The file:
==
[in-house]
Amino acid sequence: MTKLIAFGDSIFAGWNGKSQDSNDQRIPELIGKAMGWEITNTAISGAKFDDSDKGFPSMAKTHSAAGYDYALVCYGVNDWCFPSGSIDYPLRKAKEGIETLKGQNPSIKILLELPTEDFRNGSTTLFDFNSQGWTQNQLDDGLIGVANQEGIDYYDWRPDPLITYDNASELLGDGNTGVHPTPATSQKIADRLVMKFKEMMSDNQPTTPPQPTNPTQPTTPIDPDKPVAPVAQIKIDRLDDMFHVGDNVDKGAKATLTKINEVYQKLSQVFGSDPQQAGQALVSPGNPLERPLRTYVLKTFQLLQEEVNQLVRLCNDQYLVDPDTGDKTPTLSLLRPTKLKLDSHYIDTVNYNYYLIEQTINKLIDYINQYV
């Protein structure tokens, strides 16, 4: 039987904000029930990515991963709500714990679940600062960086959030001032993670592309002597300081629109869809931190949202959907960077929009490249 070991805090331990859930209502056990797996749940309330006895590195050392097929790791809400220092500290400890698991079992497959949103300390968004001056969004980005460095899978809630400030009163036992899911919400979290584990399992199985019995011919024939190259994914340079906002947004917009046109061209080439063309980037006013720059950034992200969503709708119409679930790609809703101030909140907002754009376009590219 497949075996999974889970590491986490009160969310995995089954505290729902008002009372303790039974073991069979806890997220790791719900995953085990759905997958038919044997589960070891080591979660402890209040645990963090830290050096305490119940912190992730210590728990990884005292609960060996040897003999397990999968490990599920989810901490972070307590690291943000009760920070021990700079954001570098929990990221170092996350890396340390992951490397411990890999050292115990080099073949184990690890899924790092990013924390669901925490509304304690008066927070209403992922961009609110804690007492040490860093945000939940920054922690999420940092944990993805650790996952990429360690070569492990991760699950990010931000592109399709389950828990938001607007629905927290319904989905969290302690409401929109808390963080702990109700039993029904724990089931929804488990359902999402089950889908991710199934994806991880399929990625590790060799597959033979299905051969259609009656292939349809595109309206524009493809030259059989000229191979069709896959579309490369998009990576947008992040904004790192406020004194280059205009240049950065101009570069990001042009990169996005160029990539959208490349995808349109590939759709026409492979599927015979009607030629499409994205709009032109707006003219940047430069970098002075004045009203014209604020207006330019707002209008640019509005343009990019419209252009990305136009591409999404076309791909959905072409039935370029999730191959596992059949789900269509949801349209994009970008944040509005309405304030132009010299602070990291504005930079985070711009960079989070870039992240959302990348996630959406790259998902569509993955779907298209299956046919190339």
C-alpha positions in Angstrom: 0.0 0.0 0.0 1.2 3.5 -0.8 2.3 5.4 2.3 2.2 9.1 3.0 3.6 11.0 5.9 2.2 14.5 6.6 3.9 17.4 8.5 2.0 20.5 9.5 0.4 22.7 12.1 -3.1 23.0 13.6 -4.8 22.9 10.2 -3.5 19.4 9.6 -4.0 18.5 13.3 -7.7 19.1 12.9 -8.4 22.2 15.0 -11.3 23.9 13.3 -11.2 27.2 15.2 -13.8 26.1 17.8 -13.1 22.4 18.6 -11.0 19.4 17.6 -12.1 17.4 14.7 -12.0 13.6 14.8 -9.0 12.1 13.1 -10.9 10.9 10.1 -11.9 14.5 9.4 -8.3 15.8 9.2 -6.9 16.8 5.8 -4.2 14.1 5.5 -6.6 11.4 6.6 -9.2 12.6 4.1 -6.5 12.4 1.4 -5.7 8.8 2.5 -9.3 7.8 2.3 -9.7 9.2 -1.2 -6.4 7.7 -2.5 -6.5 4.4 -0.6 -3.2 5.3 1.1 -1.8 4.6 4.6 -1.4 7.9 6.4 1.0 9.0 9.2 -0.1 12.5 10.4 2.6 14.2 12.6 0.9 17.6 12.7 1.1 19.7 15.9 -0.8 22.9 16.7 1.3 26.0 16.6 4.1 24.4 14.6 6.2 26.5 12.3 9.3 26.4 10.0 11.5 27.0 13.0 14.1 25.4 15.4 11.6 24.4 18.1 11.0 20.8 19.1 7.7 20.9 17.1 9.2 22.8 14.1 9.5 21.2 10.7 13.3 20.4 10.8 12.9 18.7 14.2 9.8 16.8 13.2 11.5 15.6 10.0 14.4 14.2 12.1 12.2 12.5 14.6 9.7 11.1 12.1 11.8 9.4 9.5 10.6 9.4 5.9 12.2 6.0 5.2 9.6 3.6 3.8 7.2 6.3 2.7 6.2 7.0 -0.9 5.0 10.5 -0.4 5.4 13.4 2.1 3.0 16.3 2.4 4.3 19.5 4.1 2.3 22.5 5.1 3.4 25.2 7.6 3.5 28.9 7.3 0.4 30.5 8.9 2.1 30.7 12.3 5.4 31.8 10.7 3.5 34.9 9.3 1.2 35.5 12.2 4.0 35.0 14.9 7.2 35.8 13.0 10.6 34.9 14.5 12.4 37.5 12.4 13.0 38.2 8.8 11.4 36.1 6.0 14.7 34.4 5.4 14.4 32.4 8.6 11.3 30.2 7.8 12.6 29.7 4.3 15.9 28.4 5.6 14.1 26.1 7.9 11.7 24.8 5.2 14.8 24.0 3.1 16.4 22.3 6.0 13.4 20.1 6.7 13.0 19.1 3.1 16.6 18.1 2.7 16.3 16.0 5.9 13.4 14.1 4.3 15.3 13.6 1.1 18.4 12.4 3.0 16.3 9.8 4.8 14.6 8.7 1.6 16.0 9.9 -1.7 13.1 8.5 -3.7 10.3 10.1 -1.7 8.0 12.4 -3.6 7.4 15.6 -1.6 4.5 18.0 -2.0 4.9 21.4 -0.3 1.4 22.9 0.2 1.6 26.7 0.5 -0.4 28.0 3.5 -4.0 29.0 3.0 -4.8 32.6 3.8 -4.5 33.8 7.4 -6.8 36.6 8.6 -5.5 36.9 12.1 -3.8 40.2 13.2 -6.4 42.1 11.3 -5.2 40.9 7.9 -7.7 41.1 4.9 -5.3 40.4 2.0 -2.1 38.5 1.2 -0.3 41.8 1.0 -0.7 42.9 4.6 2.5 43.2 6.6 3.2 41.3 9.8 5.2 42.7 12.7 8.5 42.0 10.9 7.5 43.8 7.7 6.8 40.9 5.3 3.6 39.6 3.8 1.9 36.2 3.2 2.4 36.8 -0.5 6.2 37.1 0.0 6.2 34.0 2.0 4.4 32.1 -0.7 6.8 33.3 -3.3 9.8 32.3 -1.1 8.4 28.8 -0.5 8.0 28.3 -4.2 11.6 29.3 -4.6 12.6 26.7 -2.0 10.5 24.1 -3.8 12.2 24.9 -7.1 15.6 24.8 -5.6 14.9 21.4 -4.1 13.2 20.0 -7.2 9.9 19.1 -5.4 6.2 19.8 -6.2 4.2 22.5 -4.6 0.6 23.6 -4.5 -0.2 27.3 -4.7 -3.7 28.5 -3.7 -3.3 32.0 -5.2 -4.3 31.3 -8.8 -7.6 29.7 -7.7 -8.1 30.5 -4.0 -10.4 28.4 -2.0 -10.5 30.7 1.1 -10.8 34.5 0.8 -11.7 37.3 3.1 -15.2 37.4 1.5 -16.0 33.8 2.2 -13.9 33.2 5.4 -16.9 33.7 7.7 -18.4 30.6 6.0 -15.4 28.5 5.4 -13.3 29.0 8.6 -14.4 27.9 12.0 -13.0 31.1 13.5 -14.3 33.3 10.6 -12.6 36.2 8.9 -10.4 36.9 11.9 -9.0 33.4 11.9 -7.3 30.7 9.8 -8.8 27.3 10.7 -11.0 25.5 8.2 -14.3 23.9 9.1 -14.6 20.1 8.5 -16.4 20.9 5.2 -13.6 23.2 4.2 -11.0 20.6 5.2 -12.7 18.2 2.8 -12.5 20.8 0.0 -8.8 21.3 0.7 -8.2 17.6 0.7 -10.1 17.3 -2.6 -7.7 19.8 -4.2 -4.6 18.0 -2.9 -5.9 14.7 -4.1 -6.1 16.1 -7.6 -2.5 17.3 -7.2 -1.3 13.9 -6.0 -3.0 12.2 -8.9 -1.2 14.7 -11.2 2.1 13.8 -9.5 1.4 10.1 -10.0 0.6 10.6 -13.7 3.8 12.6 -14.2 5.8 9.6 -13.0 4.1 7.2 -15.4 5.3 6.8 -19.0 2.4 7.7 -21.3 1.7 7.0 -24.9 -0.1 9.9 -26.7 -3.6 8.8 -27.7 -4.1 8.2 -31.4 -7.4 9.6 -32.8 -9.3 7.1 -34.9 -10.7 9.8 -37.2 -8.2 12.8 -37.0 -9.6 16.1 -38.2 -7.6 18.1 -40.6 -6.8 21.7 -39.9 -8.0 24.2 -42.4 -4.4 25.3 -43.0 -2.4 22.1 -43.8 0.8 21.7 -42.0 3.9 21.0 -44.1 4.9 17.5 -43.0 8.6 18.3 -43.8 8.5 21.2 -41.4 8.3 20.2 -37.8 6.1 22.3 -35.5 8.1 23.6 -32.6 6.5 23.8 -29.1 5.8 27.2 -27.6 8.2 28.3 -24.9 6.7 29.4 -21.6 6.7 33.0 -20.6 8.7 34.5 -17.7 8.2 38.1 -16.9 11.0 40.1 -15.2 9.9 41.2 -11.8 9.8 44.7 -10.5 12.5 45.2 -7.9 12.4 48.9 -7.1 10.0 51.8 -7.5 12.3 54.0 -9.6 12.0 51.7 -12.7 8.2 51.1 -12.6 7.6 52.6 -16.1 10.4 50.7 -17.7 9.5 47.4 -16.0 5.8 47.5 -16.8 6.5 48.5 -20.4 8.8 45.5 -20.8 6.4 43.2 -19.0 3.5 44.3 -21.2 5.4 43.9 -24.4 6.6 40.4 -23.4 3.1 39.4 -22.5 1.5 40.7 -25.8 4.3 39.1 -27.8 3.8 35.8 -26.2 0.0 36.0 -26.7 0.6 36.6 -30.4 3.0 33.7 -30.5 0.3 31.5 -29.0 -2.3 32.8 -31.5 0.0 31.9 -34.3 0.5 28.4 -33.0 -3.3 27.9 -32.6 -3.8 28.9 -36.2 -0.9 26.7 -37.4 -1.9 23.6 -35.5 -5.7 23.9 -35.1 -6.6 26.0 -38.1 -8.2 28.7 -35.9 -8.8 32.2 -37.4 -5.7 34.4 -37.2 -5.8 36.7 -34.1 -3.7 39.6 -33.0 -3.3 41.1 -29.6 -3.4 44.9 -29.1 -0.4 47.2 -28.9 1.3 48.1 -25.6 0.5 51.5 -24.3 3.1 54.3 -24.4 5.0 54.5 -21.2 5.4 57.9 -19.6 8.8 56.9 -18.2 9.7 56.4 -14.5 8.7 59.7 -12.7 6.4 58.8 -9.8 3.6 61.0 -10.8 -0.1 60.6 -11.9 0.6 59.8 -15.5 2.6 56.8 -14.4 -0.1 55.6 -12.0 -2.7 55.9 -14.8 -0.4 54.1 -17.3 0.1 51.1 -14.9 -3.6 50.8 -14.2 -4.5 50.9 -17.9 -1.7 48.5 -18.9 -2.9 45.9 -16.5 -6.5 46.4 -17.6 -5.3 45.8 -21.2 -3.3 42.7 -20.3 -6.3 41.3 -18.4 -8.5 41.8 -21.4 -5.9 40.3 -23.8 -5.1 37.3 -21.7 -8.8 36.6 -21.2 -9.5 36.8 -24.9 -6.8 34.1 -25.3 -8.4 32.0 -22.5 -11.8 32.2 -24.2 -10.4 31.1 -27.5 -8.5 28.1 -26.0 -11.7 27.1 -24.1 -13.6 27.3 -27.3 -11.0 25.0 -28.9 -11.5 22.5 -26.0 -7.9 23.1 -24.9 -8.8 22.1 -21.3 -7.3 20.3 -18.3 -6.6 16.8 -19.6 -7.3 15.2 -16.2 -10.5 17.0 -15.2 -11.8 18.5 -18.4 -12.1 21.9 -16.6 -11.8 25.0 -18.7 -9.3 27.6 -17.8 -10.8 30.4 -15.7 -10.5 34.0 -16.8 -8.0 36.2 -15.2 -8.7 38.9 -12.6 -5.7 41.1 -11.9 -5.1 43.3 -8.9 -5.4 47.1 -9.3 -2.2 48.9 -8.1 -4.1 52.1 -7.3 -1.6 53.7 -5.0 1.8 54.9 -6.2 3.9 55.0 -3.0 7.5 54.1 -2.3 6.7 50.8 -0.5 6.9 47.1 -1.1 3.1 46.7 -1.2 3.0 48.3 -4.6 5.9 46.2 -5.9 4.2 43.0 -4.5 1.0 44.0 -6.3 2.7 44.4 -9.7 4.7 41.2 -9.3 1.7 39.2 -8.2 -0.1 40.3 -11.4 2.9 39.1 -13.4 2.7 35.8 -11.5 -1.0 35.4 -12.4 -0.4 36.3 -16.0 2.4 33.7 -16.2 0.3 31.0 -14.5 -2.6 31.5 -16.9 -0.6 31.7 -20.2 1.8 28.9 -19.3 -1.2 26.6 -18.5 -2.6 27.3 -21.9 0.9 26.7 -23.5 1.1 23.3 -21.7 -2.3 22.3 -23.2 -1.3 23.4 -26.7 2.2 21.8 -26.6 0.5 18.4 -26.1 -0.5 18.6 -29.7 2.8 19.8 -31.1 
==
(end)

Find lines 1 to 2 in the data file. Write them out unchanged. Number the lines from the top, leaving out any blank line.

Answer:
[in-house]
Amino acid sequence: MTKLIAFGDSIFAGWNGKSQDSNDQRIPELIGKAMGWEITNTAISGAKFDDSDKGFPSMAKTHSAAGYDYALVCYGVNDWCFPSGSIDYPLRKAKEGIETLKGQNPSIKILLELPTEDFRNGSTTLFDFNSQGWTQNQLDDGLIGVANQEGIDYYDWRPDPLITYDNASELLGDGNTGVHPTPATSQKIADRLVMKFKEMMSDNQPTTPPQPTNPTQPTTPIDPDKPVAPVAQIKIDRLDDMFHVGDNVDKGAKATLTKINEVYQKLSQVFGSDPQQAGQALVSPGNPLERPLRTYVLKTFQLLQEEVNQLVRLCNDQYLVDPDTGDKTPTLSLLRPTKLKLDSHYIDTVNYNYYLIEQTINKLIDYINQYV